Renovating a Case Binder
Joe Steinhagen's binder story
The binders in the lean-to.
My name is Joe Steinhagen and I want to tell you a short story about my Case binder acquisition.
It all started when a friend of mine at work (we'll call him Rick because I don't want anybody pestering him for further items that aren't for sale) told me that that he was moving onto his deceased grandfather's farm and there was a lot of antique farm equipment there that he needed to get rid of. He knew of my interest in old machinery, steam engines, threshing machines, and such, and wondered if I wanted to look at it before the junk man arrived. I have heard of these types of stories before, so I didn't put too much stock into anything coming out of it.
Well, about a year after he had mentioned it to me, to my surprise, he said that he was moved in and living at his grandfather's farm. All the relatives had come and taken whatever they wanted and there were two things with beaters on them in the lean-to on the granary that he wanted to get rid of. Rick, not being a farm boy and having no interest in antique farm equipment, didn't have any idea what kind of machines these were. Arrangements were made for my collector friend Jim Pospisil (unfortunately, John Deere) and me to come out and have a look on the following weekend.
This took place in February 1999, so we dressed appropriately and took snow shovels with us, because you never know how deep the snow will be.
After receiving directions, we drove to Rick's place. He lives on the flat, fertile prairies of western Minnesota, and there was a lot of snow. After I introduced Rick to Jim, Rick led us to the lean-to attached to the granary where the machines were stored, and we had to shovel some snow to get the door open. We then peeked inside and determined that a flashlight would be needed to see anything, because the lean-to was much deeper and darker than we had thought it would be. The light from the flashlight revealed a lot of miscellaneous junk piled in front of what were definitely two grain binders way in the back. Now I've always kind of wanted to own a grain binder, because the only way to figure out what makes them work is to work on them.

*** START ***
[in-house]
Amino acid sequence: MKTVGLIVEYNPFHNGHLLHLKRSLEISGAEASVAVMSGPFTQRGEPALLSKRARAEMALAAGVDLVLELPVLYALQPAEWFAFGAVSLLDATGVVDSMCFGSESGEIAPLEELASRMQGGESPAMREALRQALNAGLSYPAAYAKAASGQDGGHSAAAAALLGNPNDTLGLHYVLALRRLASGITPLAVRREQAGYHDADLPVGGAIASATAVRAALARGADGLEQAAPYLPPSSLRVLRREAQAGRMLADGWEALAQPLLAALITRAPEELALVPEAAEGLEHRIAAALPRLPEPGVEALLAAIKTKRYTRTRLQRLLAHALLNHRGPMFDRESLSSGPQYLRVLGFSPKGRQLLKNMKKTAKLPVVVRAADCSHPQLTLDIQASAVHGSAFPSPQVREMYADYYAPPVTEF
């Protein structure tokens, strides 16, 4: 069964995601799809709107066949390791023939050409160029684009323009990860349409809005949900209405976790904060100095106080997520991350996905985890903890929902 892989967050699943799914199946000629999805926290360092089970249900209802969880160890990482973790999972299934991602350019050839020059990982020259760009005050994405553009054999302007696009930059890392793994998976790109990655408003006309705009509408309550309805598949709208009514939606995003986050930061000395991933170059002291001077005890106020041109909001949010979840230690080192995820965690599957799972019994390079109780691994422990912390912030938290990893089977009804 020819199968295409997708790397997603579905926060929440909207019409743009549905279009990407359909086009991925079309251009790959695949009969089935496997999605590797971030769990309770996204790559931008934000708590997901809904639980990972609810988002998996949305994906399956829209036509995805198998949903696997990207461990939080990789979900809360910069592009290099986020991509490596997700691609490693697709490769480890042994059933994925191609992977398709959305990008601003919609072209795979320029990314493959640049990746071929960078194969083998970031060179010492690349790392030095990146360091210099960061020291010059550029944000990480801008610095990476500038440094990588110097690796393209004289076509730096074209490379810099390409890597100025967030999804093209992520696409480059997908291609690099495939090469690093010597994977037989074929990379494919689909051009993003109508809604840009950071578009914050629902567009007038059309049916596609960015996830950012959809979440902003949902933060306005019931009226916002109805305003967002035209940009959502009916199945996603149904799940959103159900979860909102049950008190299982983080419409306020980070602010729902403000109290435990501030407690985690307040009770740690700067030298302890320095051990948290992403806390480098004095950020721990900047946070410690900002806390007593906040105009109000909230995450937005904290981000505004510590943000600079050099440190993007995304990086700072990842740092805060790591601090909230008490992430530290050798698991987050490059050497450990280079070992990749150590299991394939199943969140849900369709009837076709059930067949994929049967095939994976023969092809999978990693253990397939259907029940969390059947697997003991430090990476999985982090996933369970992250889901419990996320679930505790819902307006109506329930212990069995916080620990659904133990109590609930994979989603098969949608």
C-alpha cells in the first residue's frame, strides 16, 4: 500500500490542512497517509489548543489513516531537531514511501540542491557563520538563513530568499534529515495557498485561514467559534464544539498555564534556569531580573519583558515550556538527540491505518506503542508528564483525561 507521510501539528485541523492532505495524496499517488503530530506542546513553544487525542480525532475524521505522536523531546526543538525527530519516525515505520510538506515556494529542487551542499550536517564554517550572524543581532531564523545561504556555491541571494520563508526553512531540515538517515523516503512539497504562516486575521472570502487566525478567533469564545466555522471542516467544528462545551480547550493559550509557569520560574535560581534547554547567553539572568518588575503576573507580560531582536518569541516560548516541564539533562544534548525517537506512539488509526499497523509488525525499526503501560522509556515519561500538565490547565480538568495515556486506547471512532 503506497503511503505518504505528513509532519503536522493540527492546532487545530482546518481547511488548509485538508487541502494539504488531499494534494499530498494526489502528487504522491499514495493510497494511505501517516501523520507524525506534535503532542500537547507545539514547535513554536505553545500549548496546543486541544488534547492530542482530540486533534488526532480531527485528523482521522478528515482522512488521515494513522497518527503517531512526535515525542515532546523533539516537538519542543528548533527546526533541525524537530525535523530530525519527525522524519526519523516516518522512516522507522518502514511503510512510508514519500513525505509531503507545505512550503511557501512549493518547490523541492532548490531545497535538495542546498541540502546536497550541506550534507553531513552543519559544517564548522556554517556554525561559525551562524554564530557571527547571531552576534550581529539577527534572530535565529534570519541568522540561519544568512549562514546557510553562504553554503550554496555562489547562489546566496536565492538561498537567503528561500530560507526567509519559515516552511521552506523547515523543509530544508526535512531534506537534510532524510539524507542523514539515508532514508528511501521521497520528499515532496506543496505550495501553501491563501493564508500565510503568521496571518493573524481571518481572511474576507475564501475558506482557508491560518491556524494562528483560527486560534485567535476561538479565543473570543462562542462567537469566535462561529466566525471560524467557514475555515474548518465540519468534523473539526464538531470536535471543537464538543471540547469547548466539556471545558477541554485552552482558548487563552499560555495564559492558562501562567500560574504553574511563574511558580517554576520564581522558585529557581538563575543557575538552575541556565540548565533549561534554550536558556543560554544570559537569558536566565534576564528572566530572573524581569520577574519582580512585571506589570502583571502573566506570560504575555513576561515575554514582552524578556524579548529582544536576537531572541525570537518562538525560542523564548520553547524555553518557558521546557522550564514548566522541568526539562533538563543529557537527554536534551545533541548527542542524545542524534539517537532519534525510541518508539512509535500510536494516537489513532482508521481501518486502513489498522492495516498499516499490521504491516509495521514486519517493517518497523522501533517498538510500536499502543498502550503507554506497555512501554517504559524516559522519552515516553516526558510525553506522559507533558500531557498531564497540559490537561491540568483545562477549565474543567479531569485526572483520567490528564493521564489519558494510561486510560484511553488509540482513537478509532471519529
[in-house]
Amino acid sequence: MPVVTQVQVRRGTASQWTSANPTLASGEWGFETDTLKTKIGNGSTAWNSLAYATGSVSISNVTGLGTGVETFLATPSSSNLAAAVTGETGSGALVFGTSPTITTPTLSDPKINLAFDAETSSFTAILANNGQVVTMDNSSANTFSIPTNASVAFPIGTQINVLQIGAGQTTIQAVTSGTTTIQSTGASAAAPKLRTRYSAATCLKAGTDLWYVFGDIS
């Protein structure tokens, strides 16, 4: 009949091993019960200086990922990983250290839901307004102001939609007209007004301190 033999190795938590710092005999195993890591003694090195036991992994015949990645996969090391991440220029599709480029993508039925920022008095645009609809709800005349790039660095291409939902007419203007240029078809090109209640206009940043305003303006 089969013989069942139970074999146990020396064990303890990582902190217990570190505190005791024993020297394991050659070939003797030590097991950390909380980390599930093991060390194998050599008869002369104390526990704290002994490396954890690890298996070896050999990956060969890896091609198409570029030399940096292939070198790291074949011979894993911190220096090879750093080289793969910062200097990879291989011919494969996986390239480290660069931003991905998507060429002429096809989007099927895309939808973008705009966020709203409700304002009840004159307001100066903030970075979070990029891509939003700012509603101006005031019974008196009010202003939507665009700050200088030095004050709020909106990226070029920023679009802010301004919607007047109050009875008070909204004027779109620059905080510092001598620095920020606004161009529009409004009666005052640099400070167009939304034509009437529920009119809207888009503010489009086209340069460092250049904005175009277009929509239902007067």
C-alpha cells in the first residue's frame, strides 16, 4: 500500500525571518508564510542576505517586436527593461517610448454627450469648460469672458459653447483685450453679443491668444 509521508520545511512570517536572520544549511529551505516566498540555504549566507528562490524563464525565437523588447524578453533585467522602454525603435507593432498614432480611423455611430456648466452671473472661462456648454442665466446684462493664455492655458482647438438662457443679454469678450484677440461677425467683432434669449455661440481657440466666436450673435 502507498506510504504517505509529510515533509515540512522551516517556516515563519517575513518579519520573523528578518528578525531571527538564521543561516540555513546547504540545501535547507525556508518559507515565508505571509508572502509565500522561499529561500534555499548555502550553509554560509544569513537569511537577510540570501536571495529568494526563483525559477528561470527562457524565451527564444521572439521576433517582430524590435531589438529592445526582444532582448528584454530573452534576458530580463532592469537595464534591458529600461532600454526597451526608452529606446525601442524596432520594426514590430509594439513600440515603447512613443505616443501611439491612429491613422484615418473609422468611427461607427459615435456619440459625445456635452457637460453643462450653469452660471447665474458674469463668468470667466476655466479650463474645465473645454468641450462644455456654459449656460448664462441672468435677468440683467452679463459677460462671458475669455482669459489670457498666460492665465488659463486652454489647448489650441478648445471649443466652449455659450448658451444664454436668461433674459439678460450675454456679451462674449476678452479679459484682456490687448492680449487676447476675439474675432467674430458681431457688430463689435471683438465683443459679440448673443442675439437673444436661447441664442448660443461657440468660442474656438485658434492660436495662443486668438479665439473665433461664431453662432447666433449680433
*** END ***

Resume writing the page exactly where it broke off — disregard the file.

It was very dark inside as I worked my way to the back, and I couldn't determine what brand they were. I would have been happy if they were IHC, but after climbing over the junk that was piled in front of them and finally finding a name stamped on them, I couldn't believe that they were Case binders. That was the first time I had ever seen a Case grain binder! Closer examination revealed that they were both 10' power binders. One had steel wheels and the other was on rubber, but they both had forward controls. They looked to be pretty much complete, but they had been in the shed so long that they'd settled into the soft black dirt so that the platforms and sickles were on the ground and the transport wheels were down to the hubs in the dirt. I asked Rick if he had the canvasses and he said he didn't know what a canvas was. I described what a canvas looked like and he said sure, they were piled up in the attic of the house, did I want to see them?
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